Single and separate sex services are provided to meet the needs of people of one sex or the other. Often this need is simply for a place to undress, wash, and undertake bodily functions with privacy and dignity, in order to take part in public life such as at the gym, pub, clothing shops, school, university, train station or at work.
In the UK this basic privacy is provided for under the Equality Act – Schedule 3 Paragraph 27 (6)
This section of the law reflects some facts of life that were until quite recently taken for granted – people come in two sexes, people can usually recognise the sex of other adults, and there are circumstances (especially involving undressing and being vulnerable) where it is reasonable to object to having to share a space with a member of the opposite sex.
Single sex spaces are created by institutions setting rules: for example “women only: no males in here”, and people complying with the rule.
Most people follow the rules, not because they are necessarily strongly policed (there is no one checking IDs at the door), but because they understand that transgressing other people’s boundaries is inappropriate. The formal rules, and any enforcement of them is a backstop to this social norm.
There are many arguments mustered by people who want to erode this social norm, to tell women and girls that their boundaries are bigotry, to say that is fine for males who want to access spaces where women are undressing to break these rules and to make it impossible to enforce them.
The “trans man gotcha” is one of those.
It involves pictures of biological females who have taken testosterone for many years and developed a convincingly male appearance.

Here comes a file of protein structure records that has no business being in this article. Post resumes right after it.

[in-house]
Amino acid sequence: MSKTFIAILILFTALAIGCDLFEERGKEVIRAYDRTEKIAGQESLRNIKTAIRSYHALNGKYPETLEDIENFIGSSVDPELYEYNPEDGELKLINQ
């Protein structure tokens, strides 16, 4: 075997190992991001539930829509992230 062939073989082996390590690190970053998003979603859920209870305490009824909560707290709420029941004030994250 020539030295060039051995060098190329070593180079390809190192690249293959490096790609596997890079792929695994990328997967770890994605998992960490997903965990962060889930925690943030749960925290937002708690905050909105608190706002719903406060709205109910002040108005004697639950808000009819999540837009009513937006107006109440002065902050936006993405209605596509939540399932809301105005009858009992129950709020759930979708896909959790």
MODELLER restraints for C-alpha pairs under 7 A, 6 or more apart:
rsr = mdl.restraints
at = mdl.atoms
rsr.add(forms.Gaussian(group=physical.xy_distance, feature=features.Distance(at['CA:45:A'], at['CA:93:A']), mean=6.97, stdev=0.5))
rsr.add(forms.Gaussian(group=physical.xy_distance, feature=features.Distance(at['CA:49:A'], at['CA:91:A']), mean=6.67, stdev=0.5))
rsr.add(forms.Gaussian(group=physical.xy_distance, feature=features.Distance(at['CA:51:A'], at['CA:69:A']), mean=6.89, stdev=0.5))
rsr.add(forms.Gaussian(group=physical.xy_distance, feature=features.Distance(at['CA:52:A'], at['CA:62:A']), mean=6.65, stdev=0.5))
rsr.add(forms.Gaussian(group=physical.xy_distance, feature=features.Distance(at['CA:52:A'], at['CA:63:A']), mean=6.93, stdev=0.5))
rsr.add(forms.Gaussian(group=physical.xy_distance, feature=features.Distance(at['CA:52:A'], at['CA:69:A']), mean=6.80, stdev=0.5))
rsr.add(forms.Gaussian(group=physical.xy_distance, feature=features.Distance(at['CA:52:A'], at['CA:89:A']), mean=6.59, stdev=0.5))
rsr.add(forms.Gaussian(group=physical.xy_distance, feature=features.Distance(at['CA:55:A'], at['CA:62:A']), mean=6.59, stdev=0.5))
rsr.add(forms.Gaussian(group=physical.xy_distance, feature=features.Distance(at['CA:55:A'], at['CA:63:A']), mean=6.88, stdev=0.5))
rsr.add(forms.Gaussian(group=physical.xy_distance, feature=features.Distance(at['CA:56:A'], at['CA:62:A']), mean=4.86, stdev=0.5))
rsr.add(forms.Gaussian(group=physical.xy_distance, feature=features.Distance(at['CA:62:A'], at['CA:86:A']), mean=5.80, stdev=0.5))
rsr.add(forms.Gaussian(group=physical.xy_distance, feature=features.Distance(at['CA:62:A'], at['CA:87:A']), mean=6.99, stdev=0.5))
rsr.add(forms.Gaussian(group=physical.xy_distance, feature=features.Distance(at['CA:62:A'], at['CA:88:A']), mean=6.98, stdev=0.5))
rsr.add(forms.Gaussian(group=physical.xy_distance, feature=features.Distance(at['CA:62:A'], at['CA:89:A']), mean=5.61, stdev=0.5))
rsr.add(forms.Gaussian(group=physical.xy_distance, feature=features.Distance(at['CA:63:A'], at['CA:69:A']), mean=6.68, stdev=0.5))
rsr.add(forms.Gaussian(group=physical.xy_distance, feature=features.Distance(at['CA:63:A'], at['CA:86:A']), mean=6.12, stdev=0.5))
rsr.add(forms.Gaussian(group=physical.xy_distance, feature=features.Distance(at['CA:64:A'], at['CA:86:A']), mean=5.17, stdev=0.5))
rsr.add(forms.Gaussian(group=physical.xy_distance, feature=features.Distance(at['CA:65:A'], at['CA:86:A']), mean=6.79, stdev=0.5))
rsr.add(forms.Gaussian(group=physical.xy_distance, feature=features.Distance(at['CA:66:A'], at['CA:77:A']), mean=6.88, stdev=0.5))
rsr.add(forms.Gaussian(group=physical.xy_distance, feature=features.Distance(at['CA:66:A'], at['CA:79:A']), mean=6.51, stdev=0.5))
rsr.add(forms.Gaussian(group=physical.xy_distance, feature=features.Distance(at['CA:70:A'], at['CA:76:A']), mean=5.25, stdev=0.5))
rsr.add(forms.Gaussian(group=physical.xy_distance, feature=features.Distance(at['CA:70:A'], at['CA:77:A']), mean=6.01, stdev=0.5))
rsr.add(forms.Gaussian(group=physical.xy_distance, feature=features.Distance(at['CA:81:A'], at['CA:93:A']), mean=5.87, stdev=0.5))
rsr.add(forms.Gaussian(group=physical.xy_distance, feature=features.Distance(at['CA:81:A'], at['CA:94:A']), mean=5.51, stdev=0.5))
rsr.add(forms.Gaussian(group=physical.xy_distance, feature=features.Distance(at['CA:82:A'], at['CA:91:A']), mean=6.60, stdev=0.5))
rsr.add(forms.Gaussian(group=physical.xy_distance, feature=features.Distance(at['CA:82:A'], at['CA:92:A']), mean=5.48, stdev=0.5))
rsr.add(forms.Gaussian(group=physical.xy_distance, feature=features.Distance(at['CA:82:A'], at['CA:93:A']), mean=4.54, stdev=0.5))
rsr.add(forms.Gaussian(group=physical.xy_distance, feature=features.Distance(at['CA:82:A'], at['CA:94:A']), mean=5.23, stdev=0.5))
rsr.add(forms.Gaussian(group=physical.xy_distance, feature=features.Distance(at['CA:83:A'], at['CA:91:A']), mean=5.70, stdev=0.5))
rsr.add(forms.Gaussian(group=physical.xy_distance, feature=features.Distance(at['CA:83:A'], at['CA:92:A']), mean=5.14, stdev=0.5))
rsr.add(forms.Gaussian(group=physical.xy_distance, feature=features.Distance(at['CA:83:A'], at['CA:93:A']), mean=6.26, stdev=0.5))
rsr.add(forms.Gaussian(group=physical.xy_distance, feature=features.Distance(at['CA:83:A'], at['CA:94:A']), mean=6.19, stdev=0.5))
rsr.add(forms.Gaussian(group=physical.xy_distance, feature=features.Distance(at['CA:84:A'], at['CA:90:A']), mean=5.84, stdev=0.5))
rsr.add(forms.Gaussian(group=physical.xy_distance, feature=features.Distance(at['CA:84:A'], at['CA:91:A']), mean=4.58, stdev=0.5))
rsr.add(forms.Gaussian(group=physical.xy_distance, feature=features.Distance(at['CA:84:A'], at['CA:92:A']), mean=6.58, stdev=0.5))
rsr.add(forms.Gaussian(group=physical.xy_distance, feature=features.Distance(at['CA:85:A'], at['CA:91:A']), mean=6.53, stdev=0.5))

Here is LGBTQ+ Campaigner&Advocate Dr Adrian Harrop telling Baroness Nicolson that her request to Marks and Spencer to reinstate women’s changing rooms is unreasonable.
The argument is set out by writer Helen Pluckrose here.
Another variation on the theme
This is set up as an “impossible dilemma” for people who believe that sex is immutable. If we say that these people are female, then surely we must want to force them to share intimate spaces with other female people, which would be humiliating for all concerned?
The trick that is being played here is presenting single sex spaces as if the purpose for their existence is to be an undergraduate philosophy thought experiment about platonic forms.
It is not. Separate sex services exist in the real world to provide practical privacy for the vast majority of people, to allow them to get on with their daily life with dignity. In order to do this they need to have unambiguous rules, so that everyone understands expectations.
The unambiguous rule “no males can use this facility” (which is necessary to ward off opportunistic voyeurs, flashers, cross-dressing fetishists and others who just enjoy making women feel uncomfortable) does not imply that a service provider must have the rule “all females must use this facility”.
Nor is it unreasonable for people to object to the presence of someone they reasonably perceive to be the opposite sex (and no this does not mean tall women, women with short hair, women without make up)